That's partly because the more you do something, the better you are at it! So you learn increasingly effective methods of getting your blog posts found via search engines as well as getting noticed -- and ultimately followed -- by other social media users.
More blog content to be found
But it's also because the longer you've been active in these ways, the more content you've got out there to find. The whole process is cumulative because pretty much everything you write or submit stays up there online.
Remember that Google ranks website pages separately. And each blog post is seen by it as a distinct page. So the more frequently you blog (being mindful of SEO and including your chosen keywords in the content -- titles especially) the more likely you are to appear in relevant searches.
I like to equate blogging with fishing. Every post is like a new line cast into a different part of the river. Surely the fisherman with many of them out over a wide expanse of water will have more success than the guy with just one line in, fishing close to shore.
Also, the longer someone keeps fishing the more fish he'll land. Same with blogging. Even if you get discouraged and feel like giving up you should still leave your blog up there. You might eventually change your mind and get back into it at some stage. Then you can pick up where you left off. You might even be pleasantly surprised by how much search traffic those "aged" posts are getting, too.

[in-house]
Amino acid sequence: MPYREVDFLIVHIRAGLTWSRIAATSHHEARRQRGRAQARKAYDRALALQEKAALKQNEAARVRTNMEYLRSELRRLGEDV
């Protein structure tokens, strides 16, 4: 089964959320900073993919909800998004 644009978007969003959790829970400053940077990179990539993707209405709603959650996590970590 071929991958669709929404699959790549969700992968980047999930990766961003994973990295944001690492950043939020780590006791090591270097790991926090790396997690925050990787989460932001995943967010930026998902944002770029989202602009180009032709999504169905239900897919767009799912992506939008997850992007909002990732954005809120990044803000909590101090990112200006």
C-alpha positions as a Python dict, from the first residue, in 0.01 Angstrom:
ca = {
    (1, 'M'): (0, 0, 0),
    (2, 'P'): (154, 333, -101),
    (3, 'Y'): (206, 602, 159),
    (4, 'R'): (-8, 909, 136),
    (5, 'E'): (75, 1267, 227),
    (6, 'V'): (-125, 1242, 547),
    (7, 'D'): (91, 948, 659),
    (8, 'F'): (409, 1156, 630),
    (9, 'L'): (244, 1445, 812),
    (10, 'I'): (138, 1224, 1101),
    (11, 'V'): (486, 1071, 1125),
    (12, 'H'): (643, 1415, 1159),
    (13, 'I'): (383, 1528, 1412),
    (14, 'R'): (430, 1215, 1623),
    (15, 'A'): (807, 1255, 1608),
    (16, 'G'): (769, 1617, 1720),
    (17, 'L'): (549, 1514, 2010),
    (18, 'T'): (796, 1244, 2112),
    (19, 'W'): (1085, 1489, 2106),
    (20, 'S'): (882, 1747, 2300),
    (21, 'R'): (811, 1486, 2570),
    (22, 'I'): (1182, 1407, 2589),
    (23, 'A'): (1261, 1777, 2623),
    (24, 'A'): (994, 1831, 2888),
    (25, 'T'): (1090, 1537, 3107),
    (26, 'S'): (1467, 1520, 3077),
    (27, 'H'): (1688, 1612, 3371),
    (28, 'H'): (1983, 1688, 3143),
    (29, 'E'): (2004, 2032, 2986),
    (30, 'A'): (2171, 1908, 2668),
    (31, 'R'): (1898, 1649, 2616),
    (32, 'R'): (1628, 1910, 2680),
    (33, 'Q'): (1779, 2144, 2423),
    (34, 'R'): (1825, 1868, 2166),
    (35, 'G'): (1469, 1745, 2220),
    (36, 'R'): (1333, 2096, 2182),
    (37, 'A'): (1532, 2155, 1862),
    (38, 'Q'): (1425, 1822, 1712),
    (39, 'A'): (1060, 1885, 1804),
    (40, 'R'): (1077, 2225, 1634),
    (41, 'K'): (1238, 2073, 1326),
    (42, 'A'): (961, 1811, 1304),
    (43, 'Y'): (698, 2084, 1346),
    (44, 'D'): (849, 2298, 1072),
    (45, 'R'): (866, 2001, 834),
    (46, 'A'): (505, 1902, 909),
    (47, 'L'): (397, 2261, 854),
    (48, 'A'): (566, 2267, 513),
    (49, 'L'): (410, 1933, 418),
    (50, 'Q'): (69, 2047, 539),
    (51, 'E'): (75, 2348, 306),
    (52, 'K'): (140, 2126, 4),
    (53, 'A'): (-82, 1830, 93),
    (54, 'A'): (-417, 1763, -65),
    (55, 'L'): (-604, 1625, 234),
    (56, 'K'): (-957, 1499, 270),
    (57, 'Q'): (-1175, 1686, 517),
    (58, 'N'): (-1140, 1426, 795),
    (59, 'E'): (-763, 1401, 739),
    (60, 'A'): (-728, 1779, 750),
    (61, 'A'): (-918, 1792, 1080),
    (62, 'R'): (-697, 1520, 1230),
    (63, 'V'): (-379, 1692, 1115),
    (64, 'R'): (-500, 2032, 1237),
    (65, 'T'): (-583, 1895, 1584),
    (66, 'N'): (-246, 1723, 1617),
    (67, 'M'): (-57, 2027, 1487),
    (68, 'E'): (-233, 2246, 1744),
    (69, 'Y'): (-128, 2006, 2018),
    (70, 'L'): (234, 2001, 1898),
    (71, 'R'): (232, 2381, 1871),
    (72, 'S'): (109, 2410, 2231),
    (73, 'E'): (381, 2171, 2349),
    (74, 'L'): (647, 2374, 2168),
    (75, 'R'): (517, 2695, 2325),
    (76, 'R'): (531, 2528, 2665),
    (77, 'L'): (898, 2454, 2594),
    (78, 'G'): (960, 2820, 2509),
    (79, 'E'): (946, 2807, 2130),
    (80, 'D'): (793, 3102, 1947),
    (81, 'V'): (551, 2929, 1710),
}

On social networks perseverance pays off differently
On social networks the benefits of keeping at it over a long period of time are a bit different. Unlike with blogging, a lot of the stuff you share gets buried pretty quickly even if it's still online. But some of it does remain visible for ages and occasionally a person who wouldn't have found you any other way sees it and joins your network as a result.
Hashtags can facilitate this process, particularly if you vary them. While it's good to include popular, relevant ones for instant results they'll usually lose their effectiveness after a few hours. But if you sprinkle in some lesser known hashtags you can sometimes hang around at the top of searches for them for months. Each one of these long-lived tweets may only draw in a couple of followers over an extended period, but if you've got many of them up there the numbers do add up.
Then there are Twitter lists. The longer you remain active on the site, the more of them you get added to. I've been on the network for several years now. I'm getting included in them to at an increasing rate. Actually, it seems to be happening every few days! I think this is where a lot of people are finding my profile, then following me.
Over to you. Can you name any other benefits of carrying on regardless and refusing to throw in the towel? Or do you have a different view completely? Either way, please feel free to add your comments below.